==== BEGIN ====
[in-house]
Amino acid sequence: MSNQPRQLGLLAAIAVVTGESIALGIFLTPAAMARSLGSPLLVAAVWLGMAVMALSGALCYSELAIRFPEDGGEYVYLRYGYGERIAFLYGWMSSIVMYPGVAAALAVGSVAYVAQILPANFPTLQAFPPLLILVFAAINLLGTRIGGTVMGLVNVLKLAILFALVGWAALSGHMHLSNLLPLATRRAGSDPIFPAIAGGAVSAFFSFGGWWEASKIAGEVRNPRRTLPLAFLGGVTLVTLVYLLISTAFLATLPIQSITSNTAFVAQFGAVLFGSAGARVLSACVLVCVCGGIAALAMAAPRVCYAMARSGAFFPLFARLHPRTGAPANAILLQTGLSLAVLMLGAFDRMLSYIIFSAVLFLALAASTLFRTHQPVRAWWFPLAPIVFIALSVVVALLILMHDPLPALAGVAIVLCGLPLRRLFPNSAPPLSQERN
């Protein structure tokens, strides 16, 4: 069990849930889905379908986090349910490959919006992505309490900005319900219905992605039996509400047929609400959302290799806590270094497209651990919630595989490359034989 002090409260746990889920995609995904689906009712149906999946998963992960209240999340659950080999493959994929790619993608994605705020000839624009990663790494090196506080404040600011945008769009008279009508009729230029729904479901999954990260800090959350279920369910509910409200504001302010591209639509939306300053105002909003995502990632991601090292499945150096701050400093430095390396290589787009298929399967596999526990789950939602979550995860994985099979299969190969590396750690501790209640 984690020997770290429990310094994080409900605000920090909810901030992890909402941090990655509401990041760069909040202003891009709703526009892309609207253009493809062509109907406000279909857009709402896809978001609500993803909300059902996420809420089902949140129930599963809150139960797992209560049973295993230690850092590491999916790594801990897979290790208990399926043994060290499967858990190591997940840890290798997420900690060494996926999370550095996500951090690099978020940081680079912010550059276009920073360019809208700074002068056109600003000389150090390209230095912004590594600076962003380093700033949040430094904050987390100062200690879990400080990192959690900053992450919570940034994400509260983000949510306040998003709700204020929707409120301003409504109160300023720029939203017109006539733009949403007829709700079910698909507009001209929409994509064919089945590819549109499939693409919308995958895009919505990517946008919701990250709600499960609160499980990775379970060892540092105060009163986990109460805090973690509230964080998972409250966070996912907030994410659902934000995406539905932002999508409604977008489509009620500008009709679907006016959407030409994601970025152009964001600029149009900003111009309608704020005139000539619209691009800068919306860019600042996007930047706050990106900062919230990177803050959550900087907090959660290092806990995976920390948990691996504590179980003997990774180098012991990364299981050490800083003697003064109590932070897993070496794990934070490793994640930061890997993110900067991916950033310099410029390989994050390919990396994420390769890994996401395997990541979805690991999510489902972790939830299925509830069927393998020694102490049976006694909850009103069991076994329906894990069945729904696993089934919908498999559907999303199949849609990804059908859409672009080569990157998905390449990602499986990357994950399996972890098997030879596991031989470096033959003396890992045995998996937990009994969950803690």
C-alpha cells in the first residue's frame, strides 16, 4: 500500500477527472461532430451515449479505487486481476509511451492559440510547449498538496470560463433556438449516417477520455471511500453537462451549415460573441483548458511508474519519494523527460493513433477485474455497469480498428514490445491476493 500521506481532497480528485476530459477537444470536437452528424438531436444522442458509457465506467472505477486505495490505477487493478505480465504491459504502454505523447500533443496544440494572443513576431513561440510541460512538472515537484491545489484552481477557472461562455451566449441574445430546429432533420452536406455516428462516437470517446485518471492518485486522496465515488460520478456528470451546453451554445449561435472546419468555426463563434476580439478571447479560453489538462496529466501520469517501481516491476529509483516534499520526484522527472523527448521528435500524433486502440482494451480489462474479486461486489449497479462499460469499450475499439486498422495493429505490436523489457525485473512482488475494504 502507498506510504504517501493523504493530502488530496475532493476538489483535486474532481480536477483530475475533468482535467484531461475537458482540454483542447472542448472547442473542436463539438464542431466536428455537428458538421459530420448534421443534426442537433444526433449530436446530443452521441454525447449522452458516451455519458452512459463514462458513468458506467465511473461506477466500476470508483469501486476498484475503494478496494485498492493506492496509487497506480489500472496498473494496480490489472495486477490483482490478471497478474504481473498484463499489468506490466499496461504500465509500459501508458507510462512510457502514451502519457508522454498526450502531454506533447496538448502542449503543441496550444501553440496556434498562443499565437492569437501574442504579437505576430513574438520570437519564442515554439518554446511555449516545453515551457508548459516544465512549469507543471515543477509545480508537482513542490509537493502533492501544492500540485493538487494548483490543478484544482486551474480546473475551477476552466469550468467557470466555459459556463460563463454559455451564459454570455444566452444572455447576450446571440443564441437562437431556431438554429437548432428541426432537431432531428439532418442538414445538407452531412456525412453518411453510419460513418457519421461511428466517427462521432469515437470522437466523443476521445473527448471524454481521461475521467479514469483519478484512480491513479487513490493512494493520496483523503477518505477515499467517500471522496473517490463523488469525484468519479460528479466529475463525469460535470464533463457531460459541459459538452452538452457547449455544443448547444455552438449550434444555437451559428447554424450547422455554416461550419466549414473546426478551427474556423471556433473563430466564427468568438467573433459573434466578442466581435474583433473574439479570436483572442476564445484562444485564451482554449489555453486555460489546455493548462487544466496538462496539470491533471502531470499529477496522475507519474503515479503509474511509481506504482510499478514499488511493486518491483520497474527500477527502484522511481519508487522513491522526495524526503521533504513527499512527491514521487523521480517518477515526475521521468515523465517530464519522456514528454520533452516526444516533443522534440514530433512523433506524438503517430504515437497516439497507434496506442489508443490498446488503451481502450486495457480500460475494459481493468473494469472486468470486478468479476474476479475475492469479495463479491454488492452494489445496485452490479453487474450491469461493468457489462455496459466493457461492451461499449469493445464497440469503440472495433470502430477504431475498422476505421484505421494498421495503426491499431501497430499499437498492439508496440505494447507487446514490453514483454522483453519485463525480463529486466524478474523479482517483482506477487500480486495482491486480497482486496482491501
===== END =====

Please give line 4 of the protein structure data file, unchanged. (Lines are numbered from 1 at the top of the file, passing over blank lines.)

C-alpha cells in the first residue's frame, strides 16, 4: 500500500477527472461532430451515449479505487486481476509511451492559440510547449498538496470560463433556438449516417477520455471511500453537462451549415460573441483548458511508474519519494523527460493513433477485474455497469480498428514490445491476493 500521506481532497480528485476530459477537444470536437452528424438531436444522442458509457465506467472505477486505495490505477487493478505480465504491459504502454505523447500533443496544440494572443513576431513561440510541460512538472515537484491545489484552481477557472461562455451566449441574445430546429432533420452536406455516428462516437470517446485518471492518485486522496465515488460520478456528470451546453451554445449561435472546419468555426463563434476580439478571447479560453489538462496529466501520469517501481516491476529509483516534499520526484522527472523527448521528435500524433486502440482494451480489462474479486461486489449497479462499460469499450475499439486498422495493429505490436523489457525485473512482488475494504 502507498506510504504517501493523504493530502488530496475532493476538489483535486474532481480536477483530475475533468482535467484531461475537458482540454483542447472542448472547442473542436463539438464542431466536428455537428458538421459530420448534421443534426442537433444526433449530436446530443452521441454525447449522452458516451455519458452512459463514462458513468458506467465511473461506477466500476470508483469501486476498484475503494478496494485498492493506492496509487497506480489500472496498473494496480490489472495486477490483482490478471497478474504481473498484463499489468506490466499496461504500465509500459501508458507510462512510457502514451502519457508522454498526450502531454506533447496538448502542449503543441496550444501553440496556434498562443499565437492569437501574442504579437505576430513574438520570437519564442515554439518554446511555449516545453515551457508548459516544465512549469507543471515543477509545480508537482513542490509537493502533492501544492500540485493538487494548483490543478484544482486551474480546473475551477476552466469550468467557470466555459459556463460563463454559455451564459454570455444566452444572455447576450446571440443564441437562437431556431438554429437548432428541426432537431432531428439532418442538414445538407452531412456525412453518411453510419460513418457519421461511428466517427462521432469515437470522437466523443476521445473527448471524454481521461475521467479514469483519478484512480491513479487513490493512494493520496483523503477518505477515499467517500471522496473517490463523488469525484468519479460528479466529475463525469460535470464533463457531460459541459459538452452538452457547449455544443448547444455552438449550434444555437451559428447554424450547422455554416461550419466549414473546426478551427474556423471556433473563430466564427468568438467573433459573434466578442466581435474583433473574439479570436483572442476564445484562444485564451482554449489555453486555460489546455493548462487544466496538462496539470491533471502531470499529477496522475507519474503515479503509474511509481506504482510499478514499488511493486518491483520497474527500477527502484522511481519508487522513491522526495524526503521533504513527499512527491514521487523521480517518477515526475521521468515523465517530464519522456514528454520533452516526444516533443522534440514530433512523433506524438503517430504515437497516439497507434496506442489508443490498446488503451481502450486495457480500460475494459481493468473494469472486468470486478468479476474476479475475492469479495463479491454488492452494489445496485452490479453487474450491469461493468457489462455496459466493457461492451461499449469493445464497440469503440472495433470502430477504431475498422476505421484505421494498421495503426491499431501497430499499437498492439508496440505494447507487446514490453514483454522483453519485463525480463529486466524478474523479482517483482506477487500480486495482491486480497482486496482491501